The State relies on Salazar v. State and argues that Wheat was not unfairly prejudiced by the denial of the motion to sever, because it is “likely” that the testimony of the victims in counts one and three would have been admissible to refute Wheat's defensive theory even if the cases had been tried separately. See Salazar v. State, 127 S.W.3d 355, 365 (Tex.App.-Houston [14th Dist.] 2004, pet. ref'd). The State claims that Wheat's defensive theories were: (1) attacking the memory of the victim in count two; (2) attacking the detective's interview with the victim as being suggestive; and (3) offering testimony of other victims to support the theory of no oral contact by Wheat, only touching.
1. Discretionary severance under section 3.04(c)
We found two related cases regarding discretionary severance under section 3.04(c). We will review these cases; however, we note at the outset that neither of the cases involved any guilty pleas and thus do not directly address the issue of whether denying a motion to sever cases involving both guilty and not guilty pleas under section 3.04(c) is an abuse of discretion.
In Salazar v. State, a motion to sever was denied for four counts of aggravated sexual assault against four victims, and appellant argued that the denial was unfairly prejudicial against him. Salazar, 127 S.W.3d at 365. The appellant's defense consisted of: (1) denying that the conduct occurred; (2) suggesting that the female victims concocted the allegations to hide the fact that appellant caught two of them doing something (of a sexual nature) they should not have been doing; (3) claiming that the allegations were the result of suggestive questioning by investigators; and (4) presenting evidence of appellant's good character. Id. The court noted that “[i]t is well-established that evidence of other crimes may be admitted if it rebuts a defensive theory.” Id. (citing Moses v. State, 105 S.W.3d 622, 626 (Tex.Crim.App.2003), and Wolfberg v. State, 73 S.W.3d 441, 443 (Tex.App.-Houston [1st Dist.] 2002, pet. ref'd)). The court held:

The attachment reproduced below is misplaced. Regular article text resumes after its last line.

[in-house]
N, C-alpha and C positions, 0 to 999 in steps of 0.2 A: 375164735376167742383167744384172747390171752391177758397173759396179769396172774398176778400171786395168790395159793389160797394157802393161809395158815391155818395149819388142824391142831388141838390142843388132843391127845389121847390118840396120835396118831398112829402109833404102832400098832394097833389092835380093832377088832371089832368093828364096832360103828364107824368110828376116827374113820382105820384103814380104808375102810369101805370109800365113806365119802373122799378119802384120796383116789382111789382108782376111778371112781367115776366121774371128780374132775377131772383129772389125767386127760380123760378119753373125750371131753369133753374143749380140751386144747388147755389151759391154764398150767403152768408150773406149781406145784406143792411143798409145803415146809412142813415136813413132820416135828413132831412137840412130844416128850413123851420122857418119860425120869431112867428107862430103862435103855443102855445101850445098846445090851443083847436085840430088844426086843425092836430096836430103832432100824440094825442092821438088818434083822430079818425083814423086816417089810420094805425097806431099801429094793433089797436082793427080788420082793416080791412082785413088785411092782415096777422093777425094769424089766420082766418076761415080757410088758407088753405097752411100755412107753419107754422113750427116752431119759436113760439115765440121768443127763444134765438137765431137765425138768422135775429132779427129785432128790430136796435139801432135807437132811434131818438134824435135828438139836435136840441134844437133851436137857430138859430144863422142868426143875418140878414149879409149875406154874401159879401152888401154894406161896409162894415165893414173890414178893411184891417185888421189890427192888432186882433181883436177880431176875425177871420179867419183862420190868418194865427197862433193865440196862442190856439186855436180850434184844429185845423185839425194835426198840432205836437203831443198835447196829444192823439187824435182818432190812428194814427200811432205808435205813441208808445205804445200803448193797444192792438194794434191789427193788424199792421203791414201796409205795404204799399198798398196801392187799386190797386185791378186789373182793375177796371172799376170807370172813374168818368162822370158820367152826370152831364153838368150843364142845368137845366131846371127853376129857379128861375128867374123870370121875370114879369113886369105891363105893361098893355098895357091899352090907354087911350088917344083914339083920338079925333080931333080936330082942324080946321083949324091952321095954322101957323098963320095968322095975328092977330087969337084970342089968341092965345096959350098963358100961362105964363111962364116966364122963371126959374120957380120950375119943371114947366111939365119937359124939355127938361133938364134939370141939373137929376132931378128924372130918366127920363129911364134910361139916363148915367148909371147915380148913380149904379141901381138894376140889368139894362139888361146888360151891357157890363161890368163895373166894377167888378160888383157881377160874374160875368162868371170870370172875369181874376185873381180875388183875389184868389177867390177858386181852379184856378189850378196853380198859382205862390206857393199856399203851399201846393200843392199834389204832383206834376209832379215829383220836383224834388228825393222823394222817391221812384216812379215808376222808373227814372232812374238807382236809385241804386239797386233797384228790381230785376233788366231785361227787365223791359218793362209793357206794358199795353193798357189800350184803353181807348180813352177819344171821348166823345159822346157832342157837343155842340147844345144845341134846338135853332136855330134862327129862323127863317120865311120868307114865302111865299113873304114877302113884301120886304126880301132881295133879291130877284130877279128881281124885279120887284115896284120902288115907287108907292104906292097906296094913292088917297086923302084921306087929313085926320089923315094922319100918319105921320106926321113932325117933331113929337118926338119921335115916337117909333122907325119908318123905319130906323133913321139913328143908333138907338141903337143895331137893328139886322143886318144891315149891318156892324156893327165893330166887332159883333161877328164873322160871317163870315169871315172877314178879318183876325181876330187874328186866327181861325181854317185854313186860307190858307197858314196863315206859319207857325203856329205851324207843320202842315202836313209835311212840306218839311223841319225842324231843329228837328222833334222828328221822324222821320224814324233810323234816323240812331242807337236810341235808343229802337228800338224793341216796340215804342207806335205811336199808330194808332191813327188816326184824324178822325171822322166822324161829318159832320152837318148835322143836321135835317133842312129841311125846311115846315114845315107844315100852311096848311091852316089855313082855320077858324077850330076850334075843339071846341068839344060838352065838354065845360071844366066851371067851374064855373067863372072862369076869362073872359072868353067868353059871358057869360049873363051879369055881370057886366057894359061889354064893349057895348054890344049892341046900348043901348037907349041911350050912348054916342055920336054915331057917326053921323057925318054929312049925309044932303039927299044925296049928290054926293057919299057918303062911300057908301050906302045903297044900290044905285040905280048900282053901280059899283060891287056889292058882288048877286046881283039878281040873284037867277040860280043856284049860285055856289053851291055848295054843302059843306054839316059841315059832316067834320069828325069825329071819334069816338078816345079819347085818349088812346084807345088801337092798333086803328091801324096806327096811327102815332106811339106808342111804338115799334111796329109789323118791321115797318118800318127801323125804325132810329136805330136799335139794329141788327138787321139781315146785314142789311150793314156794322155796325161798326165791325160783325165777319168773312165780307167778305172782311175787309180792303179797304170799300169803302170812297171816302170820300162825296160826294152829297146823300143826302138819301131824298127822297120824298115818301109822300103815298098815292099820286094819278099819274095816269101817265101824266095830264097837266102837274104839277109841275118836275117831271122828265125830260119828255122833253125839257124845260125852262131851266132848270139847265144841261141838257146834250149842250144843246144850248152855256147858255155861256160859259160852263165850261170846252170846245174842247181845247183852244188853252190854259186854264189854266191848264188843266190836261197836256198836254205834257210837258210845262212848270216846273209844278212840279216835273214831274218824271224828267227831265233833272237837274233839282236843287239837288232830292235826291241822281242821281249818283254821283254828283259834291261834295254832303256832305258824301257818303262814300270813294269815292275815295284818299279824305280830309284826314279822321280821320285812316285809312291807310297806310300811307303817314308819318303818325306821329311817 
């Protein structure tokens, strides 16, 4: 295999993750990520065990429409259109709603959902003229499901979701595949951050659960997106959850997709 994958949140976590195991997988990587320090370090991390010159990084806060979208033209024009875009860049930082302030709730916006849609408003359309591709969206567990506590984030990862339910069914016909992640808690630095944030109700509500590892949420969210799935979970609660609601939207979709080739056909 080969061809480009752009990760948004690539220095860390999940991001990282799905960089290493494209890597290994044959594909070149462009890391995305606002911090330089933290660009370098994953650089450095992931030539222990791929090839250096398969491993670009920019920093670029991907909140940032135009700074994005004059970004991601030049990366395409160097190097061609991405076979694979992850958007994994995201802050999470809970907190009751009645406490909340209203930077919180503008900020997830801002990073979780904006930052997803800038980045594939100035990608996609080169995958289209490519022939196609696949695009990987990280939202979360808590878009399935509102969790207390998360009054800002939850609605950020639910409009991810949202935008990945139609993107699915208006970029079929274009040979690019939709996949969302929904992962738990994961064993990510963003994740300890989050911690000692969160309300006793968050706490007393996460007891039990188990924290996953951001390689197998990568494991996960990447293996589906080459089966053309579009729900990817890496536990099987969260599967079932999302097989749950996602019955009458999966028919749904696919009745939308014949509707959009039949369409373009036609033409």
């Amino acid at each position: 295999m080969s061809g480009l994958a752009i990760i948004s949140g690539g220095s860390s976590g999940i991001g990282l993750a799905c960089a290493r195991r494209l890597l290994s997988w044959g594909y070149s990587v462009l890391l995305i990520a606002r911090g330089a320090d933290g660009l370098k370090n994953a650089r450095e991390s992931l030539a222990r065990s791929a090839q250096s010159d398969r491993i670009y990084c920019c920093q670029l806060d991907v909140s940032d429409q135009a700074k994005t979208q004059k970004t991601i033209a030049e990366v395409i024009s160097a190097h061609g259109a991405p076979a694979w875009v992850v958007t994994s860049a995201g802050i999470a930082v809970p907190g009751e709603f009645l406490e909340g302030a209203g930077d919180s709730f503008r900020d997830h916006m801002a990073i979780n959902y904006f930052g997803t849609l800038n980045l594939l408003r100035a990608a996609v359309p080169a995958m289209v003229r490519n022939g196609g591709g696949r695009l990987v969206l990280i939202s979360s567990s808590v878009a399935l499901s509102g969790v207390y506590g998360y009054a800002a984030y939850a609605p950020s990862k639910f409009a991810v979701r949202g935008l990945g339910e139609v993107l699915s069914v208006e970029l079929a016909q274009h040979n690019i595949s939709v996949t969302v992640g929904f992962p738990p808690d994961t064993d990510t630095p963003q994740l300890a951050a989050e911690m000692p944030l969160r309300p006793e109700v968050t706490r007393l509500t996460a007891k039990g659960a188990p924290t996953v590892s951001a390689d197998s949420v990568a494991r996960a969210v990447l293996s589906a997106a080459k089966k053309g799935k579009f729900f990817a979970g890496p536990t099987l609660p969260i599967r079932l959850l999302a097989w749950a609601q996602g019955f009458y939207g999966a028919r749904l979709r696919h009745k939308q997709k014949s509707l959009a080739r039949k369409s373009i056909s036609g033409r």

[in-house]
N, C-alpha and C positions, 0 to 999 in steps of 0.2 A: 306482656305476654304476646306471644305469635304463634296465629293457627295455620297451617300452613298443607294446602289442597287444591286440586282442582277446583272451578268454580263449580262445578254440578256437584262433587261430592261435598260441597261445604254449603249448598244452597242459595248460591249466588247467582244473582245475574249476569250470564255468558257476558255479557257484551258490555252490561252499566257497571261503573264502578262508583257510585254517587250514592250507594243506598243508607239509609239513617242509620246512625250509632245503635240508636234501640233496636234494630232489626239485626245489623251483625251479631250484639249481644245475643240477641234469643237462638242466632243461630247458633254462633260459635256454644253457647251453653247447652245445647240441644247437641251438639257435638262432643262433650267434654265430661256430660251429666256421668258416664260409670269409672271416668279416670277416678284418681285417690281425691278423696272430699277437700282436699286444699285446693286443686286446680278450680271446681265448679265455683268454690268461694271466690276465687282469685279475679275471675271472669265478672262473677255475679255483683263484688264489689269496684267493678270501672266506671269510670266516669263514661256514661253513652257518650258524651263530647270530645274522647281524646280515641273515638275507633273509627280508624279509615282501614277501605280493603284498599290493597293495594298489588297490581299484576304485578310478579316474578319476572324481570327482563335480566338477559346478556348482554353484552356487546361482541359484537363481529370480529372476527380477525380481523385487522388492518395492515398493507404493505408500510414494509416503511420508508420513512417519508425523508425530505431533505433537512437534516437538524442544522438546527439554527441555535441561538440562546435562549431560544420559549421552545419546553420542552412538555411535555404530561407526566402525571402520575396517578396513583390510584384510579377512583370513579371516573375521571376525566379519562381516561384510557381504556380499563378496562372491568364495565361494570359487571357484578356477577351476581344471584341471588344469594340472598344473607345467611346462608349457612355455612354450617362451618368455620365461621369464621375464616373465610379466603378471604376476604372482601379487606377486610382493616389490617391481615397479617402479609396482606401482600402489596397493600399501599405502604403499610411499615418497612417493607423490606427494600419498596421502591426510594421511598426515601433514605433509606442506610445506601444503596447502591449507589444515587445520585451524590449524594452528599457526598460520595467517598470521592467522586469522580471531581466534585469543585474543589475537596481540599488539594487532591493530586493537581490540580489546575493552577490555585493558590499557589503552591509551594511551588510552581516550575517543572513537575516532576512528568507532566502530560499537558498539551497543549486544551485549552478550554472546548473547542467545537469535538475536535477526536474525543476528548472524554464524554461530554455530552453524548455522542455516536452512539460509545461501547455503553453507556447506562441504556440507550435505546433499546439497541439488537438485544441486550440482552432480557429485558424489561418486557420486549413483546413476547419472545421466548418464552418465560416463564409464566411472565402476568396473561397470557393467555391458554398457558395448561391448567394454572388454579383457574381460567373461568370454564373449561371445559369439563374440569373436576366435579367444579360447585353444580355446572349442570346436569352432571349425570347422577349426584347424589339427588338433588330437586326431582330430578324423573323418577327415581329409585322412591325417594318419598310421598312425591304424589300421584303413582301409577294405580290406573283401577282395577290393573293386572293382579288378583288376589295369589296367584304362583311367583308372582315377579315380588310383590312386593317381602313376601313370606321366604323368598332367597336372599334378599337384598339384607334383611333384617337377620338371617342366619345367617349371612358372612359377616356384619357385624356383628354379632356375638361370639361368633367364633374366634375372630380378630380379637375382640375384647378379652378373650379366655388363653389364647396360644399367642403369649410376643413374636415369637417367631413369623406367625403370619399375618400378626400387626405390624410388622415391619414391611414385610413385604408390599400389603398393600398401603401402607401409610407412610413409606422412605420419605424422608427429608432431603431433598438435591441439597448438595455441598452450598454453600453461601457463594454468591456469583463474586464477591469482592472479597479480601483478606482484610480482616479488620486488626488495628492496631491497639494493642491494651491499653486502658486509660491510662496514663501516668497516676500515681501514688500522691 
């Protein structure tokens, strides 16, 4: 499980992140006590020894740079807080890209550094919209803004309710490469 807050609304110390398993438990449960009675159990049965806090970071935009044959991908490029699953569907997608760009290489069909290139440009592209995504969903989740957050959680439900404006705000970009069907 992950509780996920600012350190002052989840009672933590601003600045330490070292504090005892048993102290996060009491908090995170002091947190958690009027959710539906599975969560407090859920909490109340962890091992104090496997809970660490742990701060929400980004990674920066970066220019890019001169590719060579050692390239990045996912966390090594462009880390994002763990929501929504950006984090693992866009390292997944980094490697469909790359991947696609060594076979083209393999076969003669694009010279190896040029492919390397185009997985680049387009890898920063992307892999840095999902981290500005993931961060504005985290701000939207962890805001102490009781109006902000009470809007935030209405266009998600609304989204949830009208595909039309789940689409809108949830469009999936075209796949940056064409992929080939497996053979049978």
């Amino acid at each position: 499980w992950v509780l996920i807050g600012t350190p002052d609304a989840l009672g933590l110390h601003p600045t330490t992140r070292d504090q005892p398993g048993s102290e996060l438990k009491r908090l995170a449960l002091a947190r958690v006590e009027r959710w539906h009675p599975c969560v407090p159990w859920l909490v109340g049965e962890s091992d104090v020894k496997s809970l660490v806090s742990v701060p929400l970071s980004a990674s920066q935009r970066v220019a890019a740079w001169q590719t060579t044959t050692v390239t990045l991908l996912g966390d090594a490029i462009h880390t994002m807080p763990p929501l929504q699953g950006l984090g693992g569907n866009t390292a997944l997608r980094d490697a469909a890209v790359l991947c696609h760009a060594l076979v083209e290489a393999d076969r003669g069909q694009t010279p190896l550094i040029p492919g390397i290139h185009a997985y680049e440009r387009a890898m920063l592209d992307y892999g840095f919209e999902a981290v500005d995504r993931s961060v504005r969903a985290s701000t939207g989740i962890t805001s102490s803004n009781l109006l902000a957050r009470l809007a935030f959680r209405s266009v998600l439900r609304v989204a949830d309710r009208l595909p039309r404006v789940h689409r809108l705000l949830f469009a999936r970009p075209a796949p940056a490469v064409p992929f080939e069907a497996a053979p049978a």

Therefore, even if the cases had been tried separately, it is likely that in each case the testimony of the other victims would have been admissible to refute the defensive theories that the complainants concocted the story and that the allegations were the result of suggestive questioning․ Accordingly, we find that the trial court could have reasonably found that joinder of the cases was not unfairly prejudicial against appellant; thus, the court did not abuse its discretion in trying the cases together.
Id. at 365-66 (emphasis added).
The court in Matthews v. State followed Salazar and found the denial of a motion to sever did not unfairly prejudice the appellant in a case involving ten indecency-with-a-child charges and one aggravated sexual assault charge. Matthews v. State, 152 S.W.3d 723, 730-31 (Tex.App.-Tyler 2004, no pet. h.). In Matthews, appellant's defensive theory was that the allegations against him were concocted to extort the proceeds of an insurance check from him, or otherwise, as a result of lack of parental attention, anger, resentment, or general exposure to familial dysfunction. Id. at 731. The court held: